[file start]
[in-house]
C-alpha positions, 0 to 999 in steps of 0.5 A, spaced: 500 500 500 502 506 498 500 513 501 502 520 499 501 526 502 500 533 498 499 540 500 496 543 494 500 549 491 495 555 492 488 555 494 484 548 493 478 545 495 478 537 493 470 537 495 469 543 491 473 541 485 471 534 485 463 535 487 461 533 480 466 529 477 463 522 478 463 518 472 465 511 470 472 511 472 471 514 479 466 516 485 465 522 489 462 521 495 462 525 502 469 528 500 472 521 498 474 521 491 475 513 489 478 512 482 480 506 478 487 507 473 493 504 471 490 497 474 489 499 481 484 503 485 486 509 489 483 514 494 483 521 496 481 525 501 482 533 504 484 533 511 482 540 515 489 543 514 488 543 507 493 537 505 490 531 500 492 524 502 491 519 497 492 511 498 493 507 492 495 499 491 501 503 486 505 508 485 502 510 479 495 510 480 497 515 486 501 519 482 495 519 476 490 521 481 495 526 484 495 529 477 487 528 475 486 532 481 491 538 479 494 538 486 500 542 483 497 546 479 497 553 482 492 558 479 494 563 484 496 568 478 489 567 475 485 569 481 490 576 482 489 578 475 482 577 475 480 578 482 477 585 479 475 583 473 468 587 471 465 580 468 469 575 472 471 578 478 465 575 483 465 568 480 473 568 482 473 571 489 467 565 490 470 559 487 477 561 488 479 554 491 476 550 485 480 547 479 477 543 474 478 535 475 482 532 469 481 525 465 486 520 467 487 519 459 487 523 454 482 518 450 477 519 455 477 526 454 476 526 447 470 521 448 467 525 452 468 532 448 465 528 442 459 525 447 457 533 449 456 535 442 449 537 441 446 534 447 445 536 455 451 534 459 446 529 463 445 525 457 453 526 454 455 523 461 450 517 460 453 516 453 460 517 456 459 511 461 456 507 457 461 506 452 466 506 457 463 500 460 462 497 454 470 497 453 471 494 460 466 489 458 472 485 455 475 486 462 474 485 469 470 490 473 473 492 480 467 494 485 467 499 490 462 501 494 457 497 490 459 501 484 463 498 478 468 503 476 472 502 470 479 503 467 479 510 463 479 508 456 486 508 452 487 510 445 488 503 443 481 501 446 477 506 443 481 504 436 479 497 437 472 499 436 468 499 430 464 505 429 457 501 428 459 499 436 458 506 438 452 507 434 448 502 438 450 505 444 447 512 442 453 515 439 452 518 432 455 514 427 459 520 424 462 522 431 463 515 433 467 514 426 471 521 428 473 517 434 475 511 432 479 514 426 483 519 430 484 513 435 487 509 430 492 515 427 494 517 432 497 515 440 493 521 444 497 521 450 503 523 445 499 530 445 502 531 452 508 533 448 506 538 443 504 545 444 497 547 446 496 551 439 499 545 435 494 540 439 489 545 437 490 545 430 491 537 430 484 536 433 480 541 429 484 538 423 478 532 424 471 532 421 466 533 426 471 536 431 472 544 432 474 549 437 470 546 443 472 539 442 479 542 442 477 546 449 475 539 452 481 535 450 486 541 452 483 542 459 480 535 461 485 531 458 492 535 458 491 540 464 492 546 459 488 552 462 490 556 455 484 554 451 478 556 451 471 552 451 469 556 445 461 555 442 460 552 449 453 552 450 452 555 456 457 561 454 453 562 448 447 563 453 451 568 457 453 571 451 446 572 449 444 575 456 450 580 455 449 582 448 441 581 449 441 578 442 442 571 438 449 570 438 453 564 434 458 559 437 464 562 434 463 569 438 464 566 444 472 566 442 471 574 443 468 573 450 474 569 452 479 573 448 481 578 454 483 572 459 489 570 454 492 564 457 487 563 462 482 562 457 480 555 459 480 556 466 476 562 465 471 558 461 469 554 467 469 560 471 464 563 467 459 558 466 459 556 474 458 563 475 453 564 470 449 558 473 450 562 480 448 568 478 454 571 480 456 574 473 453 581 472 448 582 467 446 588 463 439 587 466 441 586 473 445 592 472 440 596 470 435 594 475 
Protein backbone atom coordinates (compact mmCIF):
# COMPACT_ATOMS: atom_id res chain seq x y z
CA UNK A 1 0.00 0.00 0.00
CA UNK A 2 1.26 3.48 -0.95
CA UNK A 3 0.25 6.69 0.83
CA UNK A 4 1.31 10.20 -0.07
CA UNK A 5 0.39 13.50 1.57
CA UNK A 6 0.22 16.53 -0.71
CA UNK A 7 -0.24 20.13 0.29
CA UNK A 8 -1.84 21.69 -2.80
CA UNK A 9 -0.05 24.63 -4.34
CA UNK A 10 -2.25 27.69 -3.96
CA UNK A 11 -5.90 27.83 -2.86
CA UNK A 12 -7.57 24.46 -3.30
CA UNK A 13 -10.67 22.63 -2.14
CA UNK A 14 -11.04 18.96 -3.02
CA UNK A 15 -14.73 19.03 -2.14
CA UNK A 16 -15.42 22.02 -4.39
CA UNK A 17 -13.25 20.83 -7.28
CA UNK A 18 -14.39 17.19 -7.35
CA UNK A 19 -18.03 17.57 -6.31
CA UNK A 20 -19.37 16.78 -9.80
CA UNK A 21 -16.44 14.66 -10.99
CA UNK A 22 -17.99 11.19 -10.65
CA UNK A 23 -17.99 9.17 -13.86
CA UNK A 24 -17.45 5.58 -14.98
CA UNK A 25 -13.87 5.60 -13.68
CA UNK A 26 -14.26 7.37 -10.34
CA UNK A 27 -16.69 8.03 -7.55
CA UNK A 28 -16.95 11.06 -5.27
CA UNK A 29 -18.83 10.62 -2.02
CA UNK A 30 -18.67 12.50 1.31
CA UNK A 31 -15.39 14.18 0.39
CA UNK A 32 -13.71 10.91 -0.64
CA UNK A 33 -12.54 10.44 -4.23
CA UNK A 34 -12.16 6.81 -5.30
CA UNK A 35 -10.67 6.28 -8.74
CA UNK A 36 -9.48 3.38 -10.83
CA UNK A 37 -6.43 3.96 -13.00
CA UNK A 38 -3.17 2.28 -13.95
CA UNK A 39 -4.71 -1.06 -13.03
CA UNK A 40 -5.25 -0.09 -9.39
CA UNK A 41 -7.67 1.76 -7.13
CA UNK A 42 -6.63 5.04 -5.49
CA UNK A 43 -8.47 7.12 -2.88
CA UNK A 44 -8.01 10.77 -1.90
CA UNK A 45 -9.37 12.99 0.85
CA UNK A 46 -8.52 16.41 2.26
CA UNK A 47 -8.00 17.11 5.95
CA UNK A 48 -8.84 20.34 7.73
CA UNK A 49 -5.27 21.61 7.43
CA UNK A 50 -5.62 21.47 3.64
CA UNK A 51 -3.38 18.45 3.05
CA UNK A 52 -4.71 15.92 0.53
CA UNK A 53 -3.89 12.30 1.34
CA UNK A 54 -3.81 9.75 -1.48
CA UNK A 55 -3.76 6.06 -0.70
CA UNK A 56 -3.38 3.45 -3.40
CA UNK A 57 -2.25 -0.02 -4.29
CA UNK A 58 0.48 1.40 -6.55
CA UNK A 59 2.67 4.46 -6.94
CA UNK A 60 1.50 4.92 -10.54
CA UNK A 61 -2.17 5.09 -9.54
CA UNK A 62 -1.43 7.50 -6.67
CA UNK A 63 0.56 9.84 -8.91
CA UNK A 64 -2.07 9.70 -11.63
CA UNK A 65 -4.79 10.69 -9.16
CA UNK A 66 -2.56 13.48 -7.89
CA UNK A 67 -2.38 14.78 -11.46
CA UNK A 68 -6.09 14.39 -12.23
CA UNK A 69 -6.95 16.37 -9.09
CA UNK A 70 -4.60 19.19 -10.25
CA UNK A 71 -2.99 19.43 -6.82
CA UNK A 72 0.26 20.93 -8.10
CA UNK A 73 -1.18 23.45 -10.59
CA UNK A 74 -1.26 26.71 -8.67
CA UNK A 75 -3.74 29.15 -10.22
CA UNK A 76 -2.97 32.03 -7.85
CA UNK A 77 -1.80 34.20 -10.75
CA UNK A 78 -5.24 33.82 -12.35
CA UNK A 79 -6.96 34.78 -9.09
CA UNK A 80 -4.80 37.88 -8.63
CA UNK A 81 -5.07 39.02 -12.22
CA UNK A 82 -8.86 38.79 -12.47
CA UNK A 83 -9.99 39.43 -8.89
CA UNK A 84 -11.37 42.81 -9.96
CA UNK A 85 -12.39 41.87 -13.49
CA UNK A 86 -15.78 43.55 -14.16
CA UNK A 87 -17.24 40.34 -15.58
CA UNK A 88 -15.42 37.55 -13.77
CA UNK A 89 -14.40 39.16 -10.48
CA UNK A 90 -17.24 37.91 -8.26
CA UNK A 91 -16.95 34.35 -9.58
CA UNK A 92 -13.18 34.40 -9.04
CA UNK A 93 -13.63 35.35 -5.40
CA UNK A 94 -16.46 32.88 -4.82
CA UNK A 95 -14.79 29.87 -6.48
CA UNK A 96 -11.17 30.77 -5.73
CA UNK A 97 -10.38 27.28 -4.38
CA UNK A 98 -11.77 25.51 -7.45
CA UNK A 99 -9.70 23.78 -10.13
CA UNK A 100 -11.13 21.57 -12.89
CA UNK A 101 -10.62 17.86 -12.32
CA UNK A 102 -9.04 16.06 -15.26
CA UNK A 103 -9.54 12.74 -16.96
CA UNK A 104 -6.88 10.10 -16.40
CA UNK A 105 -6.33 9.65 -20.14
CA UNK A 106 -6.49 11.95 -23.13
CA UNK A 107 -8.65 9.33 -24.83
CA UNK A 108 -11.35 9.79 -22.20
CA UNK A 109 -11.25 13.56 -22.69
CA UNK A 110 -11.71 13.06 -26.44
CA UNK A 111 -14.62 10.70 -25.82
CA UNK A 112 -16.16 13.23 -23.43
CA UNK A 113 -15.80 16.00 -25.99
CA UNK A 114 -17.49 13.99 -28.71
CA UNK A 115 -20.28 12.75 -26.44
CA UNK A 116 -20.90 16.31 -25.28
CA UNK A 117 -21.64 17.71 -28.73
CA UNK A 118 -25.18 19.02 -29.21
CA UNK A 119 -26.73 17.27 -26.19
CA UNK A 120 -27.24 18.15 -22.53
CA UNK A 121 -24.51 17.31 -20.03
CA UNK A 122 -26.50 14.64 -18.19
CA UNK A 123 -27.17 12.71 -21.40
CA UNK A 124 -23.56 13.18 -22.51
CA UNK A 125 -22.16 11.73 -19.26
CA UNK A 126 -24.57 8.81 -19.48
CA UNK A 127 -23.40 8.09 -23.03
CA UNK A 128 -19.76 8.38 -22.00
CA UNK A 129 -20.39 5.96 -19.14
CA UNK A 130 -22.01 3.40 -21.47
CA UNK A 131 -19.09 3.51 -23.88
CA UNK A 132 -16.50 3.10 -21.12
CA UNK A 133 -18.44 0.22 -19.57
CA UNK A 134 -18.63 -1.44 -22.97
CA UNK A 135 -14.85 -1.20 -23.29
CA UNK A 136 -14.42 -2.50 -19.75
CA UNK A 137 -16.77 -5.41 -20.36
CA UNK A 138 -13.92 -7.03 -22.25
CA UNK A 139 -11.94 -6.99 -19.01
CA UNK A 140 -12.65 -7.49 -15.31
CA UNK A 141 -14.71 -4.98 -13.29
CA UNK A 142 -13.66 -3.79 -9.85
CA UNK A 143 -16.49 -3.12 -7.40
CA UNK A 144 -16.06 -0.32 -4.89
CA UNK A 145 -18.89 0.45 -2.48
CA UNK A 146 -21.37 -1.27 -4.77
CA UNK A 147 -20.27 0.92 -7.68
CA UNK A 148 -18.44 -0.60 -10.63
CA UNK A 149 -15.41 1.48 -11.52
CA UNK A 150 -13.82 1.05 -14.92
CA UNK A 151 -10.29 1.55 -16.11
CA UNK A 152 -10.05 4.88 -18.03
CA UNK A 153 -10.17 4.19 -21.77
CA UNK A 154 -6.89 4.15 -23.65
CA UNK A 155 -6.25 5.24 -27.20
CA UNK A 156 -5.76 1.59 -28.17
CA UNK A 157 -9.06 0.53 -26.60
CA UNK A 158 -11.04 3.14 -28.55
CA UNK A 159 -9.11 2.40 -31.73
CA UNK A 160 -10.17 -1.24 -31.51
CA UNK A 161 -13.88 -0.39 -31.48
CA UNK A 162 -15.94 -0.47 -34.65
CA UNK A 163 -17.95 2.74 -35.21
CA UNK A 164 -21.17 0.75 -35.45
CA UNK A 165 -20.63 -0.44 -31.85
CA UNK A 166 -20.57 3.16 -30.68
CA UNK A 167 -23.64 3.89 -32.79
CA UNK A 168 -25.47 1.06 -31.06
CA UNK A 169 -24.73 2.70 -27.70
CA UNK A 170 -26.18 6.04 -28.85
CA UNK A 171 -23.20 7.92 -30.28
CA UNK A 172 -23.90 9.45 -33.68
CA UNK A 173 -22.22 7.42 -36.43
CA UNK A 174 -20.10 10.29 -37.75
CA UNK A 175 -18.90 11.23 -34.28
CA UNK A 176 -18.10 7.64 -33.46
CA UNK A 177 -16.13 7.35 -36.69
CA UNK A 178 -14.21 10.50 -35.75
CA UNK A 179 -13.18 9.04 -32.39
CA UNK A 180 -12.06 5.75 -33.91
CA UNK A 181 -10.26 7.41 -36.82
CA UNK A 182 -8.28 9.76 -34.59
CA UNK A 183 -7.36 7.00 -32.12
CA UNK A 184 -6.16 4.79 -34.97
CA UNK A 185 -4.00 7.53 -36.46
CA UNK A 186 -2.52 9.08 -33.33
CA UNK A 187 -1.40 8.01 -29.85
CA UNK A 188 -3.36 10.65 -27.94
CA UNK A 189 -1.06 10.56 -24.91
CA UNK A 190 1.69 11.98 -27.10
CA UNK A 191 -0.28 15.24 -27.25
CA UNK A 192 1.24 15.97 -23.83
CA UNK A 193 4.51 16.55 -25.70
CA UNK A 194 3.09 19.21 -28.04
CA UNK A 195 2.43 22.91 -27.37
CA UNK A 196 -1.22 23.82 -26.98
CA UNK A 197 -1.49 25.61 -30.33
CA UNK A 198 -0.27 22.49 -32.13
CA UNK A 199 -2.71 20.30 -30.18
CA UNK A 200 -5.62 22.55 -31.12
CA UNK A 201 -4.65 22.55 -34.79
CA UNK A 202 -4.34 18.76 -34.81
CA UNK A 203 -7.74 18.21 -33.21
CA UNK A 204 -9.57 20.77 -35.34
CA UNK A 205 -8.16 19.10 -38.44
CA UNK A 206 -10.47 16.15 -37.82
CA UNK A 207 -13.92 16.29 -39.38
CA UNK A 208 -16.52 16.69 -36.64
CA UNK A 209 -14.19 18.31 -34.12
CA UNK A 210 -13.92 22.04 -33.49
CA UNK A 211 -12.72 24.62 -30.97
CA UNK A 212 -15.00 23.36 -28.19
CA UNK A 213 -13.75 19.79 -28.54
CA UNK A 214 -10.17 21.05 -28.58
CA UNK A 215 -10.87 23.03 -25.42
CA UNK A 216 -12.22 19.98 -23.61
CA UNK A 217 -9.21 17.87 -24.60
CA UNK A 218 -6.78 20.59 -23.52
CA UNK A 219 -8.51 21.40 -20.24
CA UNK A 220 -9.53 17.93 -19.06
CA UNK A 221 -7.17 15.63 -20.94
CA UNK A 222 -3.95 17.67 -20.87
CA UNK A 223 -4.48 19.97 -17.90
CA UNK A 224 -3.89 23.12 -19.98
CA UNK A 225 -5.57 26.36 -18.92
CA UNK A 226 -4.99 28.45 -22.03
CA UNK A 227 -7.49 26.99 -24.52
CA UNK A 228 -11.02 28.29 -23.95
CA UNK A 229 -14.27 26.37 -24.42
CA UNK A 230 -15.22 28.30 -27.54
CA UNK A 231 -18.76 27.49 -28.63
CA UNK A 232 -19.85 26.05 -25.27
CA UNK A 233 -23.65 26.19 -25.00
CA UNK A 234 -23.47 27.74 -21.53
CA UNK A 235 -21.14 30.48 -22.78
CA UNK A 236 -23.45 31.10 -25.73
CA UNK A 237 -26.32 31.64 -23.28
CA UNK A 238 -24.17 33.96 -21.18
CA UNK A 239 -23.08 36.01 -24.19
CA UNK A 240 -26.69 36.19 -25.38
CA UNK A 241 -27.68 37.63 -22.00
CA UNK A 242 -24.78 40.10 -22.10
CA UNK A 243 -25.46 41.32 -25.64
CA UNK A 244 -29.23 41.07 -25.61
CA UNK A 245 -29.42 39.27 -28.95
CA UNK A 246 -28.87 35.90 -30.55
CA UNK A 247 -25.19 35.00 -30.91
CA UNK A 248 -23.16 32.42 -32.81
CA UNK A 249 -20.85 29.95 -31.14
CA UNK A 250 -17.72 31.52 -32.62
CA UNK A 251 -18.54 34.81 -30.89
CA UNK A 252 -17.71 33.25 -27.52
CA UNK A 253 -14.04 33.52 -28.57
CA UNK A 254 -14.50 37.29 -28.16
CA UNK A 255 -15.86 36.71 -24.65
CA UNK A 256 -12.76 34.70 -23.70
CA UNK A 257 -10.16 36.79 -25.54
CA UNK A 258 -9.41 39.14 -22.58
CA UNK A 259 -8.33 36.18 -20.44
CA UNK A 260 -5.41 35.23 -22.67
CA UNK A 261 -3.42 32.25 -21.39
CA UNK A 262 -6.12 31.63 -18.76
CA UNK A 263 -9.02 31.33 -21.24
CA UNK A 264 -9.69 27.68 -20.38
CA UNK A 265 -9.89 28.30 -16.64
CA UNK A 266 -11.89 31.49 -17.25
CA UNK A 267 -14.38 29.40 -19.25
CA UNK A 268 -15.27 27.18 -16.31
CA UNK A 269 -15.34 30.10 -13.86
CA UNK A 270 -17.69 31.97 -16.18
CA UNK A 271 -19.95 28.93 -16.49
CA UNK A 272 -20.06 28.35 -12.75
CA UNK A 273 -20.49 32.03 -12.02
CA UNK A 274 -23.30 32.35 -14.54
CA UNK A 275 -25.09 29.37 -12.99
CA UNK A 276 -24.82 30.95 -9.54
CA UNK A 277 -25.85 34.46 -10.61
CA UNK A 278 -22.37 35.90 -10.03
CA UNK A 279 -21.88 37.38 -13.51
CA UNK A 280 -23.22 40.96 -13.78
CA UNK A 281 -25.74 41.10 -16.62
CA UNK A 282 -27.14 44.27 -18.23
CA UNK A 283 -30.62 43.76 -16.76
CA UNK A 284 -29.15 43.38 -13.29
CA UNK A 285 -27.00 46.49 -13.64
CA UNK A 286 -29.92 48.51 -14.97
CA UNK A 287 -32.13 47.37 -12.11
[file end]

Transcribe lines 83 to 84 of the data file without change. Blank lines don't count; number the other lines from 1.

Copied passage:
CA UNK A 79 -6.96 34.78 -9.09
CA UNK A 80 -4.80 37.88 -8.63